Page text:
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Keywords:

  • bioremediation;
  • mycobacterium;
  • polycyclic aromatic hydrocarbons;
  • soil remediation

Abstract

Aims: Our goal was to characterize a newly isolated strain of Mycobacterium austroafricanum, obtained from manufactured gas plant (MGP) site soil and designated GTI-23, with respect to its ability to degrade polycyclic aromatic hydrocarbons (PAHs).

Methods and Results: GTI-23 is capable of growth on phenanthrene, fluoranthene, or pyrene as a sole source of carbon and energy; it also extensively mineralizes the latter two in liquid culture and is capable of extensive degradation of fluorene and benzo[a]pyrene, although this does not lead in either of these cases to mineralization. Supplementation of benzo[a]pyrene-containing cultures with phenanthrene had no significant effect on benzo[a]pyrene degradation; however, this process was substantially inhibited by the addition of pyrene. Extensive and rapid mineralization of pyrene by GTI-23 was also observed in pyrene-amended soil.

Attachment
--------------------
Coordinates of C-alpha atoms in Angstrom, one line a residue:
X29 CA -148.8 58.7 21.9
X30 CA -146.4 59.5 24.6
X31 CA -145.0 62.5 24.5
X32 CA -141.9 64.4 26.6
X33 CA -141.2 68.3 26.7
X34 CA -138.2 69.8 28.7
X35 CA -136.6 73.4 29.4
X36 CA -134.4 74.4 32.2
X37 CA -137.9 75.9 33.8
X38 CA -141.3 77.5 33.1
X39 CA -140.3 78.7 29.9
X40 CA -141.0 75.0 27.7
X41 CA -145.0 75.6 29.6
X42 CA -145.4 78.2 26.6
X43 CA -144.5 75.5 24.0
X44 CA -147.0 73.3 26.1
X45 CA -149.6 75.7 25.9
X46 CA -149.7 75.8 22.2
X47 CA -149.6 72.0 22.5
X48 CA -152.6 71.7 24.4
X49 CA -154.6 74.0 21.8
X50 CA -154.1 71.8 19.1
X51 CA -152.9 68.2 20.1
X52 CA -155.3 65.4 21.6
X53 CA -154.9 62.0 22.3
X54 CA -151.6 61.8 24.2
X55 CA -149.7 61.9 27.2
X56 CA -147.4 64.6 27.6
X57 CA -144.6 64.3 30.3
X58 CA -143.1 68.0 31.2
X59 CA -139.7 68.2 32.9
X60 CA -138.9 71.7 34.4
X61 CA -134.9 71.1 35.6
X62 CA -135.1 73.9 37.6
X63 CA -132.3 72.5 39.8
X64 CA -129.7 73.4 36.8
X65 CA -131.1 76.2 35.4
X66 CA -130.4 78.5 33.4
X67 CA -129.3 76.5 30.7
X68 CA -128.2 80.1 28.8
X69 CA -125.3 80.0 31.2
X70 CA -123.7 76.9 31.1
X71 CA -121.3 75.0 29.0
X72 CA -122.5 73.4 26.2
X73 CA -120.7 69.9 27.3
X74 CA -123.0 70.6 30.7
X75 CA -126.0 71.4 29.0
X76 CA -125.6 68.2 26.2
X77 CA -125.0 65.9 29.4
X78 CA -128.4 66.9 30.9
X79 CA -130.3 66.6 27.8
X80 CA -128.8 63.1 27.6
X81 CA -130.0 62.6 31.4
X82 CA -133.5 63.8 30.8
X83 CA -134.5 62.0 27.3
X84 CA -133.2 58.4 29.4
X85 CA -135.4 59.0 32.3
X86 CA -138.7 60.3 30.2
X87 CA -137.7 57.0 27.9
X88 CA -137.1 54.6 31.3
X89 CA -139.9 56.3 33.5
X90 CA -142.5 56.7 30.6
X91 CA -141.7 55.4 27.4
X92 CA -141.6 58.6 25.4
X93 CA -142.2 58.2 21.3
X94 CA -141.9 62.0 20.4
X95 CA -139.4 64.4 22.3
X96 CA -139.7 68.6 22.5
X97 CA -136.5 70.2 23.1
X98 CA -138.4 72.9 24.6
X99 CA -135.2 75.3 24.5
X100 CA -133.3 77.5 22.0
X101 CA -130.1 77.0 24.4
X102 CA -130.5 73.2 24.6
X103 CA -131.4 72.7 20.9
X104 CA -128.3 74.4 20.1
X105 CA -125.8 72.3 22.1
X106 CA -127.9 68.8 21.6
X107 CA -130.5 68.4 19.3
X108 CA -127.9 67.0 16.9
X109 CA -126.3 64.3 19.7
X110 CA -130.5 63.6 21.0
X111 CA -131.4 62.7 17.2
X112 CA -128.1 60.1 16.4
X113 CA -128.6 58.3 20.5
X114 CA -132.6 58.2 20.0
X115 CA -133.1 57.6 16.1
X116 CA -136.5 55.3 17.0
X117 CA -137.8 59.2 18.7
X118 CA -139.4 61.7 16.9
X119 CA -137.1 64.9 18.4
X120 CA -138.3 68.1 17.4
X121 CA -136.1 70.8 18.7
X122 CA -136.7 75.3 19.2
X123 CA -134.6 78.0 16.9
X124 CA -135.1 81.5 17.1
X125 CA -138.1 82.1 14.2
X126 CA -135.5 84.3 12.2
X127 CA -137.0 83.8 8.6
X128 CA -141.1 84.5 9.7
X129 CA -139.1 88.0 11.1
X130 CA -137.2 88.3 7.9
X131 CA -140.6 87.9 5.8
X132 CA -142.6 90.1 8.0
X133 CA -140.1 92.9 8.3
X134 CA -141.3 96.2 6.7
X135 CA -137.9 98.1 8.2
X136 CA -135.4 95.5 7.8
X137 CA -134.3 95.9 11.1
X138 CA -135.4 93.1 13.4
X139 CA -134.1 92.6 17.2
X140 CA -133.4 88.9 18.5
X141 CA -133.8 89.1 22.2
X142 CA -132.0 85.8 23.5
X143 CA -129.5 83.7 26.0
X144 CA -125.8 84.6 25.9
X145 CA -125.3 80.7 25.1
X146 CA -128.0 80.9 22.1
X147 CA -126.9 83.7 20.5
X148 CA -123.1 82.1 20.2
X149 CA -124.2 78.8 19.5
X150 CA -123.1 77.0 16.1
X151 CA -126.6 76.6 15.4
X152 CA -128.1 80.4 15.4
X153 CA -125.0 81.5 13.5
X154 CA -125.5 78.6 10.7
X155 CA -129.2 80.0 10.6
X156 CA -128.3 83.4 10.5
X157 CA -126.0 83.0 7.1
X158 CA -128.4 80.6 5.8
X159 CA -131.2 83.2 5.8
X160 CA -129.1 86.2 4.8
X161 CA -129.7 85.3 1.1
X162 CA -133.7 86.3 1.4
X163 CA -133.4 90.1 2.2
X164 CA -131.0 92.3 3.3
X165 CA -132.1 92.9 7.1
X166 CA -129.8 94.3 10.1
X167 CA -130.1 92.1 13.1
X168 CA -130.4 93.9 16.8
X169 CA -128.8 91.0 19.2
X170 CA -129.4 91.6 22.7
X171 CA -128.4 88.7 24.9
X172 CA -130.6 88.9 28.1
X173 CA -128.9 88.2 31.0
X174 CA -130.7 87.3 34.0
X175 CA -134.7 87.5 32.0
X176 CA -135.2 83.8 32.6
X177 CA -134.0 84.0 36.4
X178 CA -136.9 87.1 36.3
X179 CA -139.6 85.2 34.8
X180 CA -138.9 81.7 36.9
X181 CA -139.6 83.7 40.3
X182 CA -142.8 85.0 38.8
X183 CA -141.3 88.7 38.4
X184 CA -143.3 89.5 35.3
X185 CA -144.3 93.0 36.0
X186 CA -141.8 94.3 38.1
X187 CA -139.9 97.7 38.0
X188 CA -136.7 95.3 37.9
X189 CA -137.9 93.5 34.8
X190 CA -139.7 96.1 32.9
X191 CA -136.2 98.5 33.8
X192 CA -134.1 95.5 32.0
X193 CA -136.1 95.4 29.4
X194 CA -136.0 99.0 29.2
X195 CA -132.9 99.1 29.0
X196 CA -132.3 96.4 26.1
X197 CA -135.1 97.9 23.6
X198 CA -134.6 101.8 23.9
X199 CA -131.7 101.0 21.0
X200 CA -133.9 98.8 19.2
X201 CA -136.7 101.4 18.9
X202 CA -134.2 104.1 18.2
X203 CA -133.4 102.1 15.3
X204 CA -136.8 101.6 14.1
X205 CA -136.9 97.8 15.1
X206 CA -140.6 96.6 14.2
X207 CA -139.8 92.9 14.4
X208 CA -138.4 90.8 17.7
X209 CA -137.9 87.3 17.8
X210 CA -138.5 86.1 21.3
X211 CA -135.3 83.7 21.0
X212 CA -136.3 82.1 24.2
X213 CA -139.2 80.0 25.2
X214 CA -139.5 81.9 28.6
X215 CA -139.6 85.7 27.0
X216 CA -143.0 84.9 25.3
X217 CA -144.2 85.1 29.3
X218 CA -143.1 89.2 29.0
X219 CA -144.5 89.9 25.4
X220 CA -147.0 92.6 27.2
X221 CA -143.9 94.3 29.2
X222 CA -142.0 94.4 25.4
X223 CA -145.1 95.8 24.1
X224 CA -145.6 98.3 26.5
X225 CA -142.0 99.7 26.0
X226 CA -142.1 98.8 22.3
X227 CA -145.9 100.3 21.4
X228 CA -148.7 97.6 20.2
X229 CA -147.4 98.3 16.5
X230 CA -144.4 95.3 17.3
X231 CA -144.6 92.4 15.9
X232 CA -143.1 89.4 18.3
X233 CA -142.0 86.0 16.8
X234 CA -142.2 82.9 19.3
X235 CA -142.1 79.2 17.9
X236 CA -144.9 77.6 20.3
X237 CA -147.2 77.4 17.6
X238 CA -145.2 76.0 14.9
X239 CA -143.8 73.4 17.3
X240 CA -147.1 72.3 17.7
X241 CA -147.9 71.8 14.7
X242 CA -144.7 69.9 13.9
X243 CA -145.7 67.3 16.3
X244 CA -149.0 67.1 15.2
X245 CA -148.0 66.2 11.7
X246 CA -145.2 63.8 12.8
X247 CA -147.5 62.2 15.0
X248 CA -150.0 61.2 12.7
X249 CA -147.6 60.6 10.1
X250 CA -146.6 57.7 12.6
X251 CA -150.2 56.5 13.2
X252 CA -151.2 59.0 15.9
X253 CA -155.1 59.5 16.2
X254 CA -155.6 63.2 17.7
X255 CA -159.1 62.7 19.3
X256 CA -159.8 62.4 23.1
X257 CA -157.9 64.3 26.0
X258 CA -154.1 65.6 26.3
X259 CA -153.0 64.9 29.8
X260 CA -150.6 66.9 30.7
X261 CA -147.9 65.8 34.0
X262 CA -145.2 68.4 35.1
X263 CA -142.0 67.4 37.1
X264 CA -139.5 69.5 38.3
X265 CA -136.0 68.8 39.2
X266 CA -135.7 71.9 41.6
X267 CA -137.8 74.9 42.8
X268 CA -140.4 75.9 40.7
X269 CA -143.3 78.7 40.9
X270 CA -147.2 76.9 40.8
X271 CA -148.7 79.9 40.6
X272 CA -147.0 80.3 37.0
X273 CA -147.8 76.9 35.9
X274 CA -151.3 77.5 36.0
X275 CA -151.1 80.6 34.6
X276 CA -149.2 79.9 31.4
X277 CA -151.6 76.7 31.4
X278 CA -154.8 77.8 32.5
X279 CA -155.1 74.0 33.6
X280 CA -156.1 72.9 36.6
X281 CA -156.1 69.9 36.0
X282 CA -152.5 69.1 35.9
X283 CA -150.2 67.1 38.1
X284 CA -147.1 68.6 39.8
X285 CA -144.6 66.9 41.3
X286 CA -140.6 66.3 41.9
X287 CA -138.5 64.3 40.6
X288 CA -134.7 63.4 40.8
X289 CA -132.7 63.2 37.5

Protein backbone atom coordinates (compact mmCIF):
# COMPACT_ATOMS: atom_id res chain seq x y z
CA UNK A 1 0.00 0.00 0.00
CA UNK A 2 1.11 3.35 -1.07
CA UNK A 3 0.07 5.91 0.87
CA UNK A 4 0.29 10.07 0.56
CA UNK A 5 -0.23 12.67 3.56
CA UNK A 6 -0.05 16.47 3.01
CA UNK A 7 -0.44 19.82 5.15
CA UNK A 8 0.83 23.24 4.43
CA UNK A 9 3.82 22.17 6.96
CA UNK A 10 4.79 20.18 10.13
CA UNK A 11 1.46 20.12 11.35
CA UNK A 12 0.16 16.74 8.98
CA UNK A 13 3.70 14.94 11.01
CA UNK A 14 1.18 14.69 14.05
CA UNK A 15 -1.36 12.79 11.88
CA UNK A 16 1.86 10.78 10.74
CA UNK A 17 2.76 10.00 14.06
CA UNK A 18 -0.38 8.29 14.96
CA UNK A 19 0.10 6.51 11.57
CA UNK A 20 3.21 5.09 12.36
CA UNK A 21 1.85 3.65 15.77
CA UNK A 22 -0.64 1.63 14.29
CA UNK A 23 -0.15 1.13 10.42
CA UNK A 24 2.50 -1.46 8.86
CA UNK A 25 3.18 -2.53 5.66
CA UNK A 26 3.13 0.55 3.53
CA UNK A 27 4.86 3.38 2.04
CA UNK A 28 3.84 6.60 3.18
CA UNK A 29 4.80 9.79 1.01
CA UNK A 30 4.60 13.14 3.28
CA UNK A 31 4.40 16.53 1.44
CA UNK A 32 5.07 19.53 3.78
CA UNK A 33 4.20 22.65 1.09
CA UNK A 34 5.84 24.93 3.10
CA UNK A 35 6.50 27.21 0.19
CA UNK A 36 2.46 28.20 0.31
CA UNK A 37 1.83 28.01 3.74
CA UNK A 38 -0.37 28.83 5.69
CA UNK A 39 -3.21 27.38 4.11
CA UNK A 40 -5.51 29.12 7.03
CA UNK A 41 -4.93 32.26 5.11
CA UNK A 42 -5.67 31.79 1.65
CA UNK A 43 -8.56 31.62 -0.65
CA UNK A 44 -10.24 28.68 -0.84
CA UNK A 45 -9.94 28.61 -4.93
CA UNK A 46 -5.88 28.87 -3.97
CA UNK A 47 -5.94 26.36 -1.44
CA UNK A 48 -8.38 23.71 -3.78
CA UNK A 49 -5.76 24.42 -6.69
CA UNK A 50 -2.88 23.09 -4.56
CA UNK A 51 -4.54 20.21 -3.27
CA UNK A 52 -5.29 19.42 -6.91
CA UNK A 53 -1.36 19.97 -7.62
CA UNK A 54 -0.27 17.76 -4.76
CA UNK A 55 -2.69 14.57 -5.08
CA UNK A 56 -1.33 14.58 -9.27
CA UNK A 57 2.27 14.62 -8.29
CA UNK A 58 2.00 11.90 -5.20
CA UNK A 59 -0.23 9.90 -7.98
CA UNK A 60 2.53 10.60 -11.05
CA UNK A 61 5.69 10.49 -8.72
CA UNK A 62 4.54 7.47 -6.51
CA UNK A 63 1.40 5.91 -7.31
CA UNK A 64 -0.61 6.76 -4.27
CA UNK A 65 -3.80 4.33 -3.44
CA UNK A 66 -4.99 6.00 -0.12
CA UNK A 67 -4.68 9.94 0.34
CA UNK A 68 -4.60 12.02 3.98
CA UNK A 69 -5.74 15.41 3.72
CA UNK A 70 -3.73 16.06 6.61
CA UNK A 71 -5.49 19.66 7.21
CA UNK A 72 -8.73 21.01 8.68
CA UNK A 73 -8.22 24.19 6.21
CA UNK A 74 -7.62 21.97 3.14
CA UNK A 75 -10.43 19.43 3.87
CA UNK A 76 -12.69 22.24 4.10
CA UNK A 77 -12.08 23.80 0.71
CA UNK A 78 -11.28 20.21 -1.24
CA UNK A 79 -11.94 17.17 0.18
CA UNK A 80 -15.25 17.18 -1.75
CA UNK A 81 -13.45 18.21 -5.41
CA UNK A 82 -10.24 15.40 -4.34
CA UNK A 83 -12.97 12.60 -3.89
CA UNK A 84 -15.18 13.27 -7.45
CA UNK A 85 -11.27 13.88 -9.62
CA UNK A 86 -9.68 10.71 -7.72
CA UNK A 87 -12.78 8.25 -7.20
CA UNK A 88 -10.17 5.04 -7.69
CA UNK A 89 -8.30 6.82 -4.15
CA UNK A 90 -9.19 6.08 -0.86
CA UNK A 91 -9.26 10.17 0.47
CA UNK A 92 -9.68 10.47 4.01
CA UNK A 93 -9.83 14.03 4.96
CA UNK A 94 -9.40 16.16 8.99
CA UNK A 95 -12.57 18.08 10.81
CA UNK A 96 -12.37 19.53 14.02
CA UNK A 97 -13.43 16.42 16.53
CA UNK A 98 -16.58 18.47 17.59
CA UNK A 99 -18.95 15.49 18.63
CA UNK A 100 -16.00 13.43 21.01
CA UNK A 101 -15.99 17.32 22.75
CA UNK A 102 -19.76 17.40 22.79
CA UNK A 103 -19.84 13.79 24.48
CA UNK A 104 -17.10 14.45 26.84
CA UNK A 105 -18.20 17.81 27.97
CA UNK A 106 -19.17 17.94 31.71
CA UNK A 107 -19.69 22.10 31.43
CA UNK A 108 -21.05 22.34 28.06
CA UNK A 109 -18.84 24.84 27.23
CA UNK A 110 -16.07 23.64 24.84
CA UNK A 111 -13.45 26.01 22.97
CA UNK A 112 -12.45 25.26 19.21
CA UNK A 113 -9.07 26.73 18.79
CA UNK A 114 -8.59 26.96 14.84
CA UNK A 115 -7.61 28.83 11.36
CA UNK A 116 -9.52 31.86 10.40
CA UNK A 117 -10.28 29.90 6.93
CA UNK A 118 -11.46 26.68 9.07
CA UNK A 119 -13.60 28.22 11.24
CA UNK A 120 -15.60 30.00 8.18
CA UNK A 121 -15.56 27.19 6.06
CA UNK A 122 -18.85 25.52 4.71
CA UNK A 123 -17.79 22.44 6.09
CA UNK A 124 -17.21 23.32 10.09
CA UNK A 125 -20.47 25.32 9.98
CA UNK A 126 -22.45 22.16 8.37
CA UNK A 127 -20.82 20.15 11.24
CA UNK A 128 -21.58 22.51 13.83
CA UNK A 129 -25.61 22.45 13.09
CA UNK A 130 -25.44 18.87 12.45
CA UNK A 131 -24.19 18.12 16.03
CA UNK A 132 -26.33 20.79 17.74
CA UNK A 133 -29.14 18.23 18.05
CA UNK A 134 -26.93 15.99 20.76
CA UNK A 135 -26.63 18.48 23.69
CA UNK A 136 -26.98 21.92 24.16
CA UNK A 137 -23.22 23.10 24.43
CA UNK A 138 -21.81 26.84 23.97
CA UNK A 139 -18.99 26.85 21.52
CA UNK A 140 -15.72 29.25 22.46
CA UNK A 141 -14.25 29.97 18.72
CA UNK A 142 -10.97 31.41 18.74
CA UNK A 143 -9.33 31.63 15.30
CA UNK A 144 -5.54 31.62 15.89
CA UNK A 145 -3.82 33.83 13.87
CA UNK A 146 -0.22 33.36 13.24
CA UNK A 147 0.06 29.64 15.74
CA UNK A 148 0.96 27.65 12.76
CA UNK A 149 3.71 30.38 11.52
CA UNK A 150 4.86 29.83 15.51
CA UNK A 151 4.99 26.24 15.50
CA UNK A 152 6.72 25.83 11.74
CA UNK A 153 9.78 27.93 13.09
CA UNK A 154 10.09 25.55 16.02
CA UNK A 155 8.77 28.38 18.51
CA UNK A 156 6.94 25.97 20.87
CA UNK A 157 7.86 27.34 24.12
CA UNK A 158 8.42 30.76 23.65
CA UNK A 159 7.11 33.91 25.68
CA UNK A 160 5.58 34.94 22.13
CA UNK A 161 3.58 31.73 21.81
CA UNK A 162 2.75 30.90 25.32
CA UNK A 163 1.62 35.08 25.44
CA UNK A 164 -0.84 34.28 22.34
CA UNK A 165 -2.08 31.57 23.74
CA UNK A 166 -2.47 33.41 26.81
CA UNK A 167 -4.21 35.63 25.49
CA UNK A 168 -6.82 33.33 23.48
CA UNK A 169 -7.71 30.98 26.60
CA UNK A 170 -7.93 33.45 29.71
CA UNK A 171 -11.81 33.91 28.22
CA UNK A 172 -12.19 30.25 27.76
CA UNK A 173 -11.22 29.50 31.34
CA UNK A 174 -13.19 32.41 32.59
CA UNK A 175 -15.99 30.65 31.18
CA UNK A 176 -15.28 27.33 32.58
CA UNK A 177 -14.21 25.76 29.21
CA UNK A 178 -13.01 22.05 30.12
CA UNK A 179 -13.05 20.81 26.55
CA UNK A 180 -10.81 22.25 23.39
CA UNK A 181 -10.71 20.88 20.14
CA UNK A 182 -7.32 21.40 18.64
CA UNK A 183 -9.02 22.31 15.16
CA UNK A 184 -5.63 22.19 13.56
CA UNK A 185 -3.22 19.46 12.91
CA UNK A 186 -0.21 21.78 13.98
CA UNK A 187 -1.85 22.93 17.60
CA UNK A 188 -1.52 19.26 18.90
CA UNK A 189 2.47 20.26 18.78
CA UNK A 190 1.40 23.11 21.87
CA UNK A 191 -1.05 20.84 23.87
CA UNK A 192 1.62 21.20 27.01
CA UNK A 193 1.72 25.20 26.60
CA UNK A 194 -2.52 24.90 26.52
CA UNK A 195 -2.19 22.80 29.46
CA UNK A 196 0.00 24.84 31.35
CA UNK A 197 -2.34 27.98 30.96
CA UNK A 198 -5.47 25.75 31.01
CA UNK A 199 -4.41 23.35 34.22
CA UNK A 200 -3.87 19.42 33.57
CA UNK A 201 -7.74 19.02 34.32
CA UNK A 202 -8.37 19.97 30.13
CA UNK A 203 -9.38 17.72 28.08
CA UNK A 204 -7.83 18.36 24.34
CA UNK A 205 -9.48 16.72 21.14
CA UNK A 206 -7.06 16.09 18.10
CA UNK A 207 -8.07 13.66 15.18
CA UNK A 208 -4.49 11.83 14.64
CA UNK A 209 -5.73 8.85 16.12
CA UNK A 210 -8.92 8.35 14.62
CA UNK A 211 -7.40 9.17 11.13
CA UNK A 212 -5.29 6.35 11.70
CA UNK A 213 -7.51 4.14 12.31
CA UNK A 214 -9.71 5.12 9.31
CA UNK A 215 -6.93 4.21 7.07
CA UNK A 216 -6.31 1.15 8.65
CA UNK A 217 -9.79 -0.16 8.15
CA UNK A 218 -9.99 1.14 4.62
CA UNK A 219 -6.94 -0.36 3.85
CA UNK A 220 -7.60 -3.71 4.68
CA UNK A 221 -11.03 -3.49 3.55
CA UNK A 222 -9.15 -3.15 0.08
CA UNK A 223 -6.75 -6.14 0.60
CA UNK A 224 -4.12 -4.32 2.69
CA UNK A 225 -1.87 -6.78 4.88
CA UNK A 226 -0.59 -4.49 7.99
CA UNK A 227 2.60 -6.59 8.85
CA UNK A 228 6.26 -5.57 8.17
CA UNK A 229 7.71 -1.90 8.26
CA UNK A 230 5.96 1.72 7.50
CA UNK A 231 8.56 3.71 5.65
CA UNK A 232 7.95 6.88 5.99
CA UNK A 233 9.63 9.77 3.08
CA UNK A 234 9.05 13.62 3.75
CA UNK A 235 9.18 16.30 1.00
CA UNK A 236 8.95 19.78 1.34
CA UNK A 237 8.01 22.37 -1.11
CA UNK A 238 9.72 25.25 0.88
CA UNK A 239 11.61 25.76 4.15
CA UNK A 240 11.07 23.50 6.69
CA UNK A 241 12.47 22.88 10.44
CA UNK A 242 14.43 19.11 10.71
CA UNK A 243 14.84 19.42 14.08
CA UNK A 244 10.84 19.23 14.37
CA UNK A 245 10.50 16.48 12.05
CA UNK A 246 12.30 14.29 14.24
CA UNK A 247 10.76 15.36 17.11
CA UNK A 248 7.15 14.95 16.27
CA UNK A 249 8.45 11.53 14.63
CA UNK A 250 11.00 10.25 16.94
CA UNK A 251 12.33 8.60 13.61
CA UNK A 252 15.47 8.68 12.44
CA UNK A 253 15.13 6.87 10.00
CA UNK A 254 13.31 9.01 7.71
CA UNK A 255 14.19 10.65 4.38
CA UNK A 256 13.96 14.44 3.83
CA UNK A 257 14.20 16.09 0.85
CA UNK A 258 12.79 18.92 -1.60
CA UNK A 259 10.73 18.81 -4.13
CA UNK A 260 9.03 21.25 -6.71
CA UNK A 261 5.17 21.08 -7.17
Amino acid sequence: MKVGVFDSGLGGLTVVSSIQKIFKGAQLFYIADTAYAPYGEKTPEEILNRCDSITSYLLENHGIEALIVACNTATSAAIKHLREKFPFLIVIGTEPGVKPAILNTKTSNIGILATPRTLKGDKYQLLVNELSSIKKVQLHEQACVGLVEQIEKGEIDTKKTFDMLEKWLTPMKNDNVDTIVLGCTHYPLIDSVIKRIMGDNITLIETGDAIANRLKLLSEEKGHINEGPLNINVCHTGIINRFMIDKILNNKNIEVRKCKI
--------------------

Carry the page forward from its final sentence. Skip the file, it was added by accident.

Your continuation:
Conclusions: Strain GTI-23 shows considerable ability to mineralize a range of polycyclic aromatic hydrocarbons, both in liquid and soil environments. In this regard, GTI-23 differs markedly from the type strain of Myco. austroafricanum (ATCC 33464); the latter isolate displayed no (or very limited) mineralization of any tested PAH (phenanthrene, fluoranthene or pyrene). When grown in liquid culture, GTI-23 was also found to be capable of growing on and mineralizing two aliphatic hydrocarbons (dodecane and hexadecane).

Significance and Impact of the Study: These findings indicate that this isolate of Myco. austroafricanum may be useful for bioremediation of soils contaminated with complex mixtures of aromatic and aliphatic hydrocarbons.